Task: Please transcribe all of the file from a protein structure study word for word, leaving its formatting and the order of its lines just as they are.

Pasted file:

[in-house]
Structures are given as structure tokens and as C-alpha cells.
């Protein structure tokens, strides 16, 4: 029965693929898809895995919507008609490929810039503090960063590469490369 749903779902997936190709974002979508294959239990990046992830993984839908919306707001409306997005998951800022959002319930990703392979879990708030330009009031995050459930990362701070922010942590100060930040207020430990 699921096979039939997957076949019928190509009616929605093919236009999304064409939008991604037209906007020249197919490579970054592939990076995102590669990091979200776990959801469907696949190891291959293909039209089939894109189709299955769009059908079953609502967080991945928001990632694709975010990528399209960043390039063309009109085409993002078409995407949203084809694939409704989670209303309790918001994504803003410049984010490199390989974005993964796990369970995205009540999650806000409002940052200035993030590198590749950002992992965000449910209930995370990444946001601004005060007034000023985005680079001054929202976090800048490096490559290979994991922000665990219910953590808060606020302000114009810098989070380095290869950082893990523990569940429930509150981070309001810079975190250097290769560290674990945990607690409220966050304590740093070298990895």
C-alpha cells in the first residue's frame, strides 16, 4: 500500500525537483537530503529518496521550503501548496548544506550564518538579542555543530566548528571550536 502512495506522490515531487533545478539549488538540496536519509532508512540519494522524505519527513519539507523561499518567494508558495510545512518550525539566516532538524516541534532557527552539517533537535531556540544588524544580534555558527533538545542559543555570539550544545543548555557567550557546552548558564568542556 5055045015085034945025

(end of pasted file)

[in-house]
Structures are given as structure tokens and as C-alpha cells.
């Protein structure tokens, strides 16, 4: 029965693929898809895995919507008609490929810039503090960063590469490369 749903779902997936190709974002979508294959239990990046992830993984839908919306707001409306997005998951800022959002319930990703392979879990708030330009009031995050459930990362701070922010942590100060930040207020430990 699921096979039939997957076949019928190509009616929605093919236009999304064409939008991604037209906007020249197919490579970054592939990076995102590669990091979200776990959801469907696949190891291959293909039209089939894109189709299955769009059908079953609502967080991945928001990632694709975010990528399209960043390039063309009109085409993002078409995407949203084809694939409704989670209303309790918001994504803003410049984010490199390989974005993964796990369970995205009540999650806000409002940052200035993030590198590749950002992992965000449910209930995370990444946001601004005060007034000023985005680079001054929202976090800048490096490559290979994991922000665990219910953590808060606020302000114009810098989070380095290869950082893990523990569940429930509150981070309001810079975190250097290769560290674990945990607690409220966050304590740093070298990895």
C-alpha cells in the first residue's frame, strides 16, 4: 500500500525537483537530503529518496521550503501548496548544506550564518538579542555543530566548528571550536 502512495506522490515531487533545478539549488538540496536519509532508512540519494522524505519527513519539507523561499518567494508558495510545512518550525539566516532538524516541534532557527552539517533537535531556540544588524544580534555558527533538545542559543555570539550544545543548555557567550557546552548558564568542556 5055045015085034945025